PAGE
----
Having got the roof up, I then looked at siding it. Praise be, I found a guy that makes a business out of buying the garbage from sawmills. Except the garbage is actually inch thick maple that might have a few booboos in it. He sells it for $350 for 1000 bd ft plus $50 delivery. Would you do two bundles for $700 delivered? Yup.

Make it so:

IMG_4345.jpg


IMG_4346.jpg


So now I have the surface area equivalent of 60 -odd sheets of plywood for $700. Except it's inch thick solid maple hardwood. I'll need about a third to a half of this to side, line, floor and ceiling the shed. It's green, so I'll need to sticker and dry it before I can floor, ceiling and line the interior, but the siding will be fine in green.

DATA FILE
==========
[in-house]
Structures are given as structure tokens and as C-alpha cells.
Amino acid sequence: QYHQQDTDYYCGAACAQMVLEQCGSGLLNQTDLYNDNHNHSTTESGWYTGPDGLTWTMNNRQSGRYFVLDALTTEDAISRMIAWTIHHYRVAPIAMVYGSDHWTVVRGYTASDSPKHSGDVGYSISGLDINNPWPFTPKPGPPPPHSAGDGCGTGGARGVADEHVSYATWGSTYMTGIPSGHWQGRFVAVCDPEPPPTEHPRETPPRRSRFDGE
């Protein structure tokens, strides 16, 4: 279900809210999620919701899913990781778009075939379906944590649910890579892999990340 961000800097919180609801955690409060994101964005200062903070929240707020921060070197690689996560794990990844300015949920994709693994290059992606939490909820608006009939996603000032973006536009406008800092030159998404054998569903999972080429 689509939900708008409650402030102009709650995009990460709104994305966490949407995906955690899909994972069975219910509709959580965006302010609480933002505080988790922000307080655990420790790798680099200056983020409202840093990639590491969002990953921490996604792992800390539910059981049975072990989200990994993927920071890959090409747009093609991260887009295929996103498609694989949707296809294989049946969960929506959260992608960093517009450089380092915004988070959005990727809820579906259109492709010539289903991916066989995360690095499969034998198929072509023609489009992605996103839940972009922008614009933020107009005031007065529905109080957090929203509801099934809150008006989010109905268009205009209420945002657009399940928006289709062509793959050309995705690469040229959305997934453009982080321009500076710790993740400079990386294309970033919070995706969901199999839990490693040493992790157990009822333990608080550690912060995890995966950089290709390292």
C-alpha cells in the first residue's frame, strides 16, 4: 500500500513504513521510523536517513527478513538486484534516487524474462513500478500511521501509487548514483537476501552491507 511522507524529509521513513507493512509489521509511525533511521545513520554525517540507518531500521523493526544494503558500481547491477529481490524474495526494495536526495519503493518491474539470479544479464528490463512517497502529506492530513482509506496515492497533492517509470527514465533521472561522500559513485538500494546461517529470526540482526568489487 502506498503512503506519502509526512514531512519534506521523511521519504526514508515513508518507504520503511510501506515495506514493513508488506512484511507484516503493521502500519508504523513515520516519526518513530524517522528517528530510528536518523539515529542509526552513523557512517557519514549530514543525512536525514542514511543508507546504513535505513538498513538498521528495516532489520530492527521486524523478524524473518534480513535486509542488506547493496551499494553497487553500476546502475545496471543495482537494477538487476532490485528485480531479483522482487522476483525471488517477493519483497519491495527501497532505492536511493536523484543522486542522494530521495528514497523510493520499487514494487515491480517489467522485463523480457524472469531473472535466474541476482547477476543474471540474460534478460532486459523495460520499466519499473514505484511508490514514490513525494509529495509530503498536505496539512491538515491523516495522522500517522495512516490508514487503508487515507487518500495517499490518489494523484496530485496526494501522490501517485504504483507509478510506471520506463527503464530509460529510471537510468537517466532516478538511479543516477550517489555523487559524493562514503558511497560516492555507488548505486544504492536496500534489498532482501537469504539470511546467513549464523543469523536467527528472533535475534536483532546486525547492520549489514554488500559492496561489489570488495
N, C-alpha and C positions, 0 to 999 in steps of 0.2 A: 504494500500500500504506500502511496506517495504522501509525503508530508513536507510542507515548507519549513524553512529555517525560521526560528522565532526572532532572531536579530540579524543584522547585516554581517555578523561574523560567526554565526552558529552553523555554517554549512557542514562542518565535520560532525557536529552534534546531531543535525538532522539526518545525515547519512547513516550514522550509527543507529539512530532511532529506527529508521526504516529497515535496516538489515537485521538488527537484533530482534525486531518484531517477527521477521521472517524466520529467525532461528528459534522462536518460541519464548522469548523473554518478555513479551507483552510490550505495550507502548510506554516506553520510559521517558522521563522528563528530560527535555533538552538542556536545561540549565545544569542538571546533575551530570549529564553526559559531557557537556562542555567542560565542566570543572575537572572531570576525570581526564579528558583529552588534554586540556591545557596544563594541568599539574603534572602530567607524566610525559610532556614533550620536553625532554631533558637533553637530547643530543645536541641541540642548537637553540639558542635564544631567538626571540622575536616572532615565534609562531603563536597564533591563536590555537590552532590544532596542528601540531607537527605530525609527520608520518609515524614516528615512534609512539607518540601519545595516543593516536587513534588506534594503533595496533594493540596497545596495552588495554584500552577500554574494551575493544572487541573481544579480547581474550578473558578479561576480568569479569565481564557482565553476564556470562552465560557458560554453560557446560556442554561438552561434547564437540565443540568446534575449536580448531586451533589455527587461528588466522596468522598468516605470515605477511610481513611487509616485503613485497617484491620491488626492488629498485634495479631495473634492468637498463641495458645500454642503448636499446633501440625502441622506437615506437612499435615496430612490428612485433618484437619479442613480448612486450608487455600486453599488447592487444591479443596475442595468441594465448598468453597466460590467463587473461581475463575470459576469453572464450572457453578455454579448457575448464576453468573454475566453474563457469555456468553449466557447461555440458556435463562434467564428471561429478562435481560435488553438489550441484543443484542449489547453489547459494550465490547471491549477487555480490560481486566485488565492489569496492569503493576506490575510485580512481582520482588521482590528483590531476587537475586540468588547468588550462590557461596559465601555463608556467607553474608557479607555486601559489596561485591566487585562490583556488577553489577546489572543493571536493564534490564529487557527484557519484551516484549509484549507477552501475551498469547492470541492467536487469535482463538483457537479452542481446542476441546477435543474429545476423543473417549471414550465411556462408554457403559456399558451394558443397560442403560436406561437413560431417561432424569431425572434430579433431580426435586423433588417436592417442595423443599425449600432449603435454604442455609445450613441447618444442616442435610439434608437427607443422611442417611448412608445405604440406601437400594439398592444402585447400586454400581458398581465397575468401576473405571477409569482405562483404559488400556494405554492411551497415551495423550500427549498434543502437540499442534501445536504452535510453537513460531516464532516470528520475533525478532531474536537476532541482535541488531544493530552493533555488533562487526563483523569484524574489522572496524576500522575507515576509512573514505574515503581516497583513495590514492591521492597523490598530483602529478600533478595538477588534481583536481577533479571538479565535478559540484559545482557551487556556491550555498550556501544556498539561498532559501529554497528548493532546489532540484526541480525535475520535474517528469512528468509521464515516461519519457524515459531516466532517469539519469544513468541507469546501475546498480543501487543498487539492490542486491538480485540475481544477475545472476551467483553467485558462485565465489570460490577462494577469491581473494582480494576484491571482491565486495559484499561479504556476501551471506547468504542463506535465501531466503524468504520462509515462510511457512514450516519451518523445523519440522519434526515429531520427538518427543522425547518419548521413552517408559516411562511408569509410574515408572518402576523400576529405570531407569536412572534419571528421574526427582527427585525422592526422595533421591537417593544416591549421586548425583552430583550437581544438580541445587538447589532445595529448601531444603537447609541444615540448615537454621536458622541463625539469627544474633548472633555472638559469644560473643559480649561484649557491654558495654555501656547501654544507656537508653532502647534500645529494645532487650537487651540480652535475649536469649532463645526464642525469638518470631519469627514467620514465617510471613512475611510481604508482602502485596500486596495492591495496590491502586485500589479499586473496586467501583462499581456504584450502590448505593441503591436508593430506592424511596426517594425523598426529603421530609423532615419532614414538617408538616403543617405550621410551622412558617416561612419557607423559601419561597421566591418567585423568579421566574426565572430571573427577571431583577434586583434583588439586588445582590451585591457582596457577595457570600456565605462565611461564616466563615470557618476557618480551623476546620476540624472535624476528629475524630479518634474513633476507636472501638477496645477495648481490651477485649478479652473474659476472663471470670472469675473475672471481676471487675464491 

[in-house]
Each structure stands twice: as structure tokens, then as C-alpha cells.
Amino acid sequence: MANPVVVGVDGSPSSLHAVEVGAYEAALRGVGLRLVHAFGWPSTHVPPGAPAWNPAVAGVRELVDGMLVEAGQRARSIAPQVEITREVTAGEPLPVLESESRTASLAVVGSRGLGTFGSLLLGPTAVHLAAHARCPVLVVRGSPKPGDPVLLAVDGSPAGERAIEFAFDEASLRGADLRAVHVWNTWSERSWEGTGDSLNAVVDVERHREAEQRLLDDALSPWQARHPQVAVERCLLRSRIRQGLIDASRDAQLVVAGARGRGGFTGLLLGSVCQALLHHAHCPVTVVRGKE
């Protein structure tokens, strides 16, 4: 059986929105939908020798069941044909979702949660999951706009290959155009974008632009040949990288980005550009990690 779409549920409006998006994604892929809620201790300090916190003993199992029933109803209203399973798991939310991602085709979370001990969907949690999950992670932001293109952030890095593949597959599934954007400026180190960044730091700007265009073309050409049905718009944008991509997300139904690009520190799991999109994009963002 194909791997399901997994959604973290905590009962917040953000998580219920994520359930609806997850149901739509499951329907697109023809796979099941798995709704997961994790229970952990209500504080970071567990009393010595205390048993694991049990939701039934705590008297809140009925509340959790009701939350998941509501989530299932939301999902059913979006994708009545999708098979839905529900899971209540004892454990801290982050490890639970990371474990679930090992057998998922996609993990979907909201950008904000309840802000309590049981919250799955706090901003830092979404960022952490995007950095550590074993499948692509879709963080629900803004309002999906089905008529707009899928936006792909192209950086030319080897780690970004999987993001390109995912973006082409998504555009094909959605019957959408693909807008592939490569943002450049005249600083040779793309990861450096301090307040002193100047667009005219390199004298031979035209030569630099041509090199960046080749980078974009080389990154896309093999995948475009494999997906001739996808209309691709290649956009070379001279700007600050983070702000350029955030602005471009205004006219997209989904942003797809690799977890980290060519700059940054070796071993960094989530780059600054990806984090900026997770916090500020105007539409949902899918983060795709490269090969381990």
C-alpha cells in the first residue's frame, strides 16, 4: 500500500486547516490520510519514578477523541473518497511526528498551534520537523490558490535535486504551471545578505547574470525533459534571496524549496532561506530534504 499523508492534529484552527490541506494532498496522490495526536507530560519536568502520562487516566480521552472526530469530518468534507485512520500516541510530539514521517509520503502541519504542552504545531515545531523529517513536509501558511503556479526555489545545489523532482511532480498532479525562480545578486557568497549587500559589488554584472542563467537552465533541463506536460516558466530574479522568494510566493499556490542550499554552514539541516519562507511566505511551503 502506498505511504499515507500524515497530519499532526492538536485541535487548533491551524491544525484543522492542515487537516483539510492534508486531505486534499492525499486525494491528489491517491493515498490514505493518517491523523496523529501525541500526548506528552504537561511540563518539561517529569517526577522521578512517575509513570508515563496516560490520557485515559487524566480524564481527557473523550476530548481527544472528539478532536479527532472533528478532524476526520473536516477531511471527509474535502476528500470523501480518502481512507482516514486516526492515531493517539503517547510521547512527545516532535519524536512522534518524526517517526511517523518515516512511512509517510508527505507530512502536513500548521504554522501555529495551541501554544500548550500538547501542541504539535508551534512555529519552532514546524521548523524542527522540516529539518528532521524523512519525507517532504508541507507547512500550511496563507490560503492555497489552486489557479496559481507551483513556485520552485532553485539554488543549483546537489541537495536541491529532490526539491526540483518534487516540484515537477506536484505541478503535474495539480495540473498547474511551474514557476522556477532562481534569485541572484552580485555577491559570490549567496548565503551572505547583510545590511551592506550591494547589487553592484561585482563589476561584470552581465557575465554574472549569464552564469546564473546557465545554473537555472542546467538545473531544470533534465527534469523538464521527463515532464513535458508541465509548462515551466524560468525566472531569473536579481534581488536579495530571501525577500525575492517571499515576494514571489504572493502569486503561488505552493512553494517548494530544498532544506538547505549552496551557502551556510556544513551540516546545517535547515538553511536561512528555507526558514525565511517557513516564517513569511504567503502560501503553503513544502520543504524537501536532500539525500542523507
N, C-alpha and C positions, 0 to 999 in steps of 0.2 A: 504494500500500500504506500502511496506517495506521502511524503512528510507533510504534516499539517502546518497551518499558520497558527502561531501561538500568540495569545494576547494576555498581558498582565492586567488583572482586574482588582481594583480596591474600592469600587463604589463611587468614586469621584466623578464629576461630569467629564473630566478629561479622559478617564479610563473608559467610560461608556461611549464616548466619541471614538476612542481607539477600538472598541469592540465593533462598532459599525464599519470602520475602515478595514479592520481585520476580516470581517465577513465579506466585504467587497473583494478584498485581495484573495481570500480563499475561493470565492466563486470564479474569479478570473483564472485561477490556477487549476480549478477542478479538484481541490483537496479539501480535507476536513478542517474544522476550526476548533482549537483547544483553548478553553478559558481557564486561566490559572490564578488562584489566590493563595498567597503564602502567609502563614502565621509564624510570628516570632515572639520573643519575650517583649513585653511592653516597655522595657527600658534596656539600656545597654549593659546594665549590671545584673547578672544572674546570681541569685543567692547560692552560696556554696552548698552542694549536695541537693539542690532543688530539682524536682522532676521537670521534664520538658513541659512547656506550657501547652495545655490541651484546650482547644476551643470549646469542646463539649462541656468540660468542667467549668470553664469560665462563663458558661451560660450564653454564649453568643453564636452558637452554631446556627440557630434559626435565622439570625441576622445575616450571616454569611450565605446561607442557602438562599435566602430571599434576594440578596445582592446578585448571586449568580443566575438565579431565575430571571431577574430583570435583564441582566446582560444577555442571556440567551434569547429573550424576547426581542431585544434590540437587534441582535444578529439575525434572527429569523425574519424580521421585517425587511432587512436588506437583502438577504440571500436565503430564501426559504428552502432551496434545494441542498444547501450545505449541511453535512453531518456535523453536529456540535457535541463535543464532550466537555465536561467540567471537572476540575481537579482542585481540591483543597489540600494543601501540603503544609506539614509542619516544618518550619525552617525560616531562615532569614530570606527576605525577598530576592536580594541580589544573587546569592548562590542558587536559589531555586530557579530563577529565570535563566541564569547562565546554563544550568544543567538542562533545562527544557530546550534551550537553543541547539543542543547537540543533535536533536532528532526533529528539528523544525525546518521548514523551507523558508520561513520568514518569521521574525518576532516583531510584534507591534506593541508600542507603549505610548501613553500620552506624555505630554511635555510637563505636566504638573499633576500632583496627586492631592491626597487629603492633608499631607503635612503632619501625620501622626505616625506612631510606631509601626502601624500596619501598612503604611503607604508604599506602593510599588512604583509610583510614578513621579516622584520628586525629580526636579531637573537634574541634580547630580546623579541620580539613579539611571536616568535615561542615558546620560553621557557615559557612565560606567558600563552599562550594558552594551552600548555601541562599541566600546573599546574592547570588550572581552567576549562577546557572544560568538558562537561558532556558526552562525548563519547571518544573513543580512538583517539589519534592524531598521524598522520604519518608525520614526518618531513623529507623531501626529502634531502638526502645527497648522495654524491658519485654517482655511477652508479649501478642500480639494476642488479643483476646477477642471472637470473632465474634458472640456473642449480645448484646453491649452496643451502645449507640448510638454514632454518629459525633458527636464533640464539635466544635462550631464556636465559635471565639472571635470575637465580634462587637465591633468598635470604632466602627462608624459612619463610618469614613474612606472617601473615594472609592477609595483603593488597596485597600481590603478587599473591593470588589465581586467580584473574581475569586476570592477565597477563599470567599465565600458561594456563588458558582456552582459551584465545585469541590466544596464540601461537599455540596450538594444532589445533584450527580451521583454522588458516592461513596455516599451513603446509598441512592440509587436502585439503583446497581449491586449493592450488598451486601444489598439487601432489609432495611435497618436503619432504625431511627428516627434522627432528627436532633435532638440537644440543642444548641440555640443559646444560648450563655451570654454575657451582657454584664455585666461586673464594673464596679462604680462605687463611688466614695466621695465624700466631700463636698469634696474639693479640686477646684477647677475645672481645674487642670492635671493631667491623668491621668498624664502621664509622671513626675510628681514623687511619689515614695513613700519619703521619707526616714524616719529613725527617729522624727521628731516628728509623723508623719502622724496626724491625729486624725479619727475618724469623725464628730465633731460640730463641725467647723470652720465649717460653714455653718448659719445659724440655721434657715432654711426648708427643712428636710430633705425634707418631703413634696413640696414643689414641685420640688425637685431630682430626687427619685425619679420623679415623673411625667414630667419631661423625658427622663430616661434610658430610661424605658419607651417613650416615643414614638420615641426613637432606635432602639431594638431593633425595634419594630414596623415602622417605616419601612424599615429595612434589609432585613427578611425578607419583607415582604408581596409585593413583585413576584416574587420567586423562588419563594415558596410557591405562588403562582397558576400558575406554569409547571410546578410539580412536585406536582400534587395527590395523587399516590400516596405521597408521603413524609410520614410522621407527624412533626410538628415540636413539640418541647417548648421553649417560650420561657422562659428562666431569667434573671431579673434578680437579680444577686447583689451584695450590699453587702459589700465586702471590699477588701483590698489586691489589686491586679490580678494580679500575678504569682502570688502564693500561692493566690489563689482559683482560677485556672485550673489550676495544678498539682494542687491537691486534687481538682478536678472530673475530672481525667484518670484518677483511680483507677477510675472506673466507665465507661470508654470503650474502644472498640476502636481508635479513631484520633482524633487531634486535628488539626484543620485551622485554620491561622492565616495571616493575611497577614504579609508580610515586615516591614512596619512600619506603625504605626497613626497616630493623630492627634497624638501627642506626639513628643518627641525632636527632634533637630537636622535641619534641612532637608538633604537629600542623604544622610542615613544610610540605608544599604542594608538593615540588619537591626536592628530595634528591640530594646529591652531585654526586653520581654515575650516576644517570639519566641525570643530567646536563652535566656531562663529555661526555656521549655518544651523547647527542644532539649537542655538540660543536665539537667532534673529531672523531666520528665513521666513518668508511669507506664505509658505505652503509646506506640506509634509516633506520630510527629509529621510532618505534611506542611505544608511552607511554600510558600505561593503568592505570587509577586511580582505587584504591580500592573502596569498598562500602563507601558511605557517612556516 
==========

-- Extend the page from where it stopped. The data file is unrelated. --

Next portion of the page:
Leaving a good year or two of woodworking projects with hard maple to play with. Result!
 
It’s only taken about 4 1/2 years, but we’re pretty much there. Between the wife and I, five job changes, one child through university, two more in process, three more to come, three house moves, a mini stroke, appendicitis, two rounds of minor surgery, a parental death, family dog died, and building a house, it’s kind of been on the back burner. Not to mention @supermatelot being a dîck :)

Still need to adjust the garage door, build the steps and ramp to the garage door.

5FDAC96D-98E2-48F7-B529-B497E72D43BB.jpeg


And paint it:

C9C3726D-6C6C-43E3-83AB-570F29320A67.jpeg


Mason & Dixon seem to enjoy us being out there working on it:

226DB749-4283-4625-B76D-C8A2808E7007.jpeg


Lucky bastards will get a doghouse out of the offcuts.
 
Those dogs, you need to draw a line....


Taxi?...I’m already bloody in it!
 
@Roadster280

Good job.

A couple of questions:

1. Is the roof style some sort of local custom. It looks like a Cloggie gambrel roof with a wider flare at the base. Or did you just make it up.